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Spatial framework published in Greater Manchester

Words: Laura Edgar
Manchester / iStock-1067367850

Greater Manchester has published the final draft of its spatial framework, which sets out where homes and jobs will be located across the region, as well as how people would get from one to the other.

Developed by all 10 boroughs and the Greater Manchester Combined Authority (GMCA), it outlines how the region “can live in environmentally sustainable villages, towns and cities connected by a fully integrated, high-capacity transport system”.

It also seeks to support the region “build back better” from the Covid-19 pandemic.

The framework will be discussed by leaders in Greater Manchester tomorrow (30 October). If the leaders back it, elected members will scrutinise it throughout November and if approved, the framework will be subject to an eight-week public consultation from 1 December.

The first draft was published in 2016; it identified sites for 227,000 homes, some of which had been allocated to green belt land. More than 27,000 residents provided feedback, and a second consultation received 17,000 responses.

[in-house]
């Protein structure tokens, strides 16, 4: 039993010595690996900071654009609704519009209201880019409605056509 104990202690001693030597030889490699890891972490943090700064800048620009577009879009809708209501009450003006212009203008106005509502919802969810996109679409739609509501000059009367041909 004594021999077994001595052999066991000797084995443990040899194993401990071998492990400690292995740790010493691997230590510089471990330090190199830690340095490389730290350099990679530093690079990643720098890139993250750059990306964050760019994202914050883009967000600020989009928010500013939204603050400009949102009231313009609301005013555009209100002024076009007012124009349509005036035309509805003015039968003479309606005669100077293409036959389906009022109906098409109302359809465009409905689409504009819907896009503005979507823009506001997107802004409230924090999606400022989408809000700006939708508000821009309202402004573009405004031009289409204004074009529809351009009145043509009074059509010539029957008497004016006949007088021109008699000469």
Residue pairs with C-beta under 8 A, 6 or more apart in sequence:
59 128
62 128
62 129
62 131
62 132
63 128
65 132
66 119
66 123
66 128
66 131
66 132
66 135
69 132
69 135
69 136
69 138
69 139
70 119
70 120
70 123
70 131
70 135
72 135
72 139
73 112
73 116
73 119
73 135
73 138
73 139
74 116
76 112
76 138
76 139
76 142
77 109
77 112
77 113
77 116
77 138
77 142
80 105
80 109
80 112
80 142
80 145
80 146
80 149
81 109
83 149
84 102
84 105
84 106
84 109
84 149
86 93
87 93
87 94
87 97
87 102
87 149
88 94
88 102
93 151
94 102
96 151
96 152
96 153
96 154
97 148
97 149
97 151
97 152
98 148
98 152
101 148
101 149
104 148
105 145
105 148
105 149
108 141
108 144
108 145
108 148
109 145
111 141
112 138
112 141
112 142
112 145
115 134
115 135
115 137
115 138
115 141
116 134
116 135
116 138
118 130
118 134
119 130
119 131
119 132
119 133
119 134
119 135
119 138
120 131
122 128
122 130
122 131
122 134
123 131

This draft of the spatial framework reduces the impact on the green belt by 60 per cent. The number of proposed green belt sites has been reduced and additions have also been set out. Greater Manchester has a brownfield “preference policy”, which would see such land brought forward in the early stages of the plan.

The spatial framework has been developed alongside Transport for Greater Manchester’s five-year Transport Delivery Plan to ensure that development is supported by “strong transport connections”. 

Mayor of Greater Manchester Andy Burnham said: “The Greater Manchester Spatial Framework is the cornerstone of our plans for the future. This is a plan by and for all 10 boroughs, setting out how we can direct the sustainable growth that will benefit our communities and help Greater Manchester recover from the effects of this crisis.”

The framework, he continued, would protect important natural areas, deliver a sustainable travel network, and guard boroughs from the risk of unplanned development.

“While we continue to confront the coronavirus pandemic, we also have a duty to look ahead and make sure our city-region builds back better for our people and places. The spatial framework is about making sure our city-region leads the way in providing good jobs, good housing, and tackling the climate crisis.”

At the end of the final consultation phase, the plan will be prepared for submission to the secretary of state next year. More information about the Greater Manchester Spatial Framework can be found here.

Image credit | iStock